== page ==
Dennis “CW” Smith
Dennis or “CW” as most referred to him, lived his entire life in Oregon. CW graduated from Crater High School in 1966, where he was elected as the student body vice-president. Following high school, he earned a degree from Mount Hood Community College in Broadcast Journalism. He served four years in the United States Air Force during the Vietnam War.
CW was an officer for the Medford Police Department from 1973 until elected Jackson County Sheriff in 1982 at the young age of 35. He was re-elected sheriff for two more terms and remained sheriff for a total of 12 years. As Jackson County Sheriff, he was involved with new and innovative programs, including Drug Abuse Resistance Education (DARE) which he brought to the kids of Jackson County. He was elected president of Southern Oregon Drug Awareness and was responsible for revitalizing Jackson County’s Search and Rescue program and reinvigorating the Jackson County Marine Patrol program. The Children’s Advocacy Center was also part of his early work, “standing up for children, seeing children as victims” he once said. C.W. was voted Oregon “Sheriff of the Year” from 1989 to 1990. From 2003 to 2004 he served as the Jackson County Sheriff’s Administrative Services Division Captain.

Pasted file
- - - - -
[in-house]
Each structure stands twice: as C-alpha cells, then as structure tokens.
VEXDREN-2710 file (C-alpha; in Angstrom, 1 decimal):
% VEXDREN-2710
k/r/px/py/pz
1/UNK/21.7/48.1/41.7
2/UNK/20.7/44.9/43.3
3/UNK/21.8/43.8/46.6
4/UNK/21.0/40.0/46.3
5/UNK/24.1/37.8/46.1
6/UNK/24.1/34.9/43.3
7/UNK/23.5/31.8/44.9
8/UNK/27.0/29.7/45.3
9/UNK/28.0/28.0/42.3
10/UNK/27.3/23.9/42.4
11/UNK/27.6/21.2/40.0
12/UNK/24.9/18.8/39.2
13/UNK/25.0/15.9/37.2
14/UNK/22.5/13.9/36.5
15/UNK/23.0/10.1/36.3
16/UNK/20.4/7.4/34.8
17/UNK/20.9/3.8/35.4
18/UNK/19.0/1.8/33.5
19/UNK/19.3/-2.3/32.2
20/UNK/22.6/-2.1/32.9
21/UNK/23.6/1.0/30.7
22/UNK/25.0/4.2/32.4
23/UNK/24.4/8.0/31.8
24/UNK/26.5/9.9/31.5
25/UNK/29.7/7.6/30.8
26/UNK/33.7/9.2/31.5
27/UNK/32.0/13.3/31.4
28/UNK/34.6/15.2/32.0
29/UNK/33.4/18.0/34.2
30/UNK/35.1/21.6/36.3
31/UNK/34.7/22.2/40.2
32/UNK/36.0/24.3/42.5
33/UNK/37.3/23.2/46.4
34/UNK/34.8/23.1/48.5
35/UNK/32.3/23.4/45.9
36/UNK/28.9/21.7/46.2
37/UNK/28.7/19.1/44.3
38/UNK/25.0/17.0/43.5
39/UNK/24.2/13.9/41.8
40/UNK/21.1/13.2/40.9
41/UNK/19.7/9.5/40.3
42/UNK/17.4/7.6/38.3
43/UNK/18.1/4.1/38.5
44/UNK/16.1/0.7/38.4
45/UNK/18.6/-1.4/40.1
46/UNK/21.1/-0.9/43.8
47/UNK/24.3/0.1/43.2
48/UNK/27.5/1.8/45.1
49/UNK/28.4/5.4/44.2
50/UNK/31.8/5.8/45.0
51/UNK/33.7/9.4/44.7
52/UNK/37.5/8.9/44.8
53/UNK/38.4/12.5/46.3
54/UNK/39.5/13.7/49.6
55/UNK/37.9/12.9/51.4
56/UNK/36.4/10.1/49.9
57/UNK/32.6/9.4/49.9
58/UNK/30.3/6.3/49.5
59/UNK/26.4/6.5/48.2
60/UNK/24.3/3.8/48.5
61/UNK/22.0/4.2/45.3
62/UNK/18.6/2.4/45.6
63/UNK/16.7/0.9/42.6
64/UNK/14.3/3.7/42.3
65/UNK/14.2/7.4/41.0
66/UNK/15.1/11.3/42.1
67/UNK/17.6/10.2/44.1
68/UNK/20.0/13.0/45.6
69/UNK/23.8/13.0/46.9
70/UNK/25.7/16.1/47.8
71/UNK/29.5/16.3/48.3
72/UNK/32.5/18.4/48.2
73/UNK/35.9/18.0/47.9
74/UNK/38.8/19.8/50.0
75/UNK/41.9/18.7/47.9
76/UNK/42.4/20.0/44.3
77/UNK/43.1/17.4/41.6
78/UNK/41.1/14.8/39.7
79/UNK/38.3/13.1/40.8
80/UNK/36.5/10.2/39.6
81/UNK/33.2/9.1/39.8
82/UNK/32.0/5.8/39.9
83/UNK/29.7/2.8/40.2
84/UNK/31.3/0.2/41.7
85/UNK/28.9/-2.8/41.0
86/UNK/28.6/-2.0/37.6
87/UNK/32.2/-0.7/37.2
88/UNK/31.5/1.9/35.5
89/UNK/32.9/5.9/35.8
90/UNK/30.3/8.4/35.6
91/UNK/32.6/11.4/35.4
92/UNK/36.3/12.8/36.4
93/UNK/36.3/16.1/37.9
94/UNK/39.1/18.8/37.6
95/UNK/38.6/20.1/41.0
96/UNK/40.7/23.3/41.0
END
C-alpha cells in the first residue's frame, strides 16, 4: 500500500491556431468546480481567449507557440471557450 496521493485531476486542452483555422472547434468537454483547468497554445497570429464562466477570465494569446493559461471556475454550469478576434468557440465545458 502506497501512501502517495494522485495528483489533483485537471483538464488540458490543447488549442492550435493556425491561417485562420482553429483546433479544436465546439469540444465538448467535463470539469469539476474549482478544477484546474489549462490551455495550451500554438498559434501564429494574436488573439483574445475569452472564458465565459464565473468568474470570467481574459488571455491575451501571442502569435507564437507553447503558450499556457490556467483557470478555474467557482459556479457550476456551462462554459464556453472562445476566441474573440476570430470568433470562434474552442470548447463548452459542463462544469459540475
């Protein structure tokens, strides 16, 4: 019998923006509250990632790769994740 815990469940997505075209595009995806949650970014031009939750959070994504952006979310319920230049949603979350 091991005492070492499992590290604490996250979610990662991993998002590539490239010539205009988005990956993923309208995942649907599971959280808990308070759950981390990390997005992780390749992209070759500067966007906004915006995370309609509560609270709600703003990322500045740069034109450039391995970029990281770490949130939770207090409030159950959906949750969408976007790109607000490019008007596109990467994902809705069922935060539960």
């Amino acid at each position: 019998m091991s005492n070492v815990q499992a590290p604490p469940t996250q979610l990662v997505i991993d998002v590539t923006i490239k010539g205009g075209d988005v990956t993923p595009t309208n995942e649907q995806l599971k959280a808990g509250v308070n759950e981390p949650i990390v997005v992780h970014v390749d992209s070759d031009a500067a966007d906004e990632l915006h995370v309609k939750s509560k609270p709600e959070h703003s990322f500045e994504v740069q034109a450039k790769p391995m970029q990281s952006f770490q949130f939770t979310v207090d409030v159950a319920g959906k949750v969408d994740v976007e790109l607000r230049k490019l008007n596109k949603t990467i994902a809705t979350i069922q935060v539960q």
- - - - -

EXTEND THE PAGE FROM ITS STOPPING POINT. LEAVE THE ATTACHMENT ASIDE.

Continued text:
Upon leaving the sheriff’s department, CW served as interim City Manager for Lakeview, Oregon and as Police Chief for the City of Talent. Never a person to be idle, he was a radio talk show host, a private insurance business owner, and manager of a large farming operation. In 2005, CW was elected Jackson County Commissioner where he continued to serve his beloved Rogue Valley until his retirement in 2013.
CW loved to fish and spend time at Diamond Lake living his motto, “The family that fishes together, stays together.” A gifted artist, he did incredible pen and ink drawings, and sculptures. CW was a proud member of the Chickasaw Nation and felt strongly connected to his Native American heritage. Prior to his death in 2017, CW was quoted as saying “it was an honor to serve the people of southern Oregon. I’ve made many, many friends and I’m proud of things we tried to accomplish. And I hope I’ve made southern Oregon a better place in the communities I have served in.”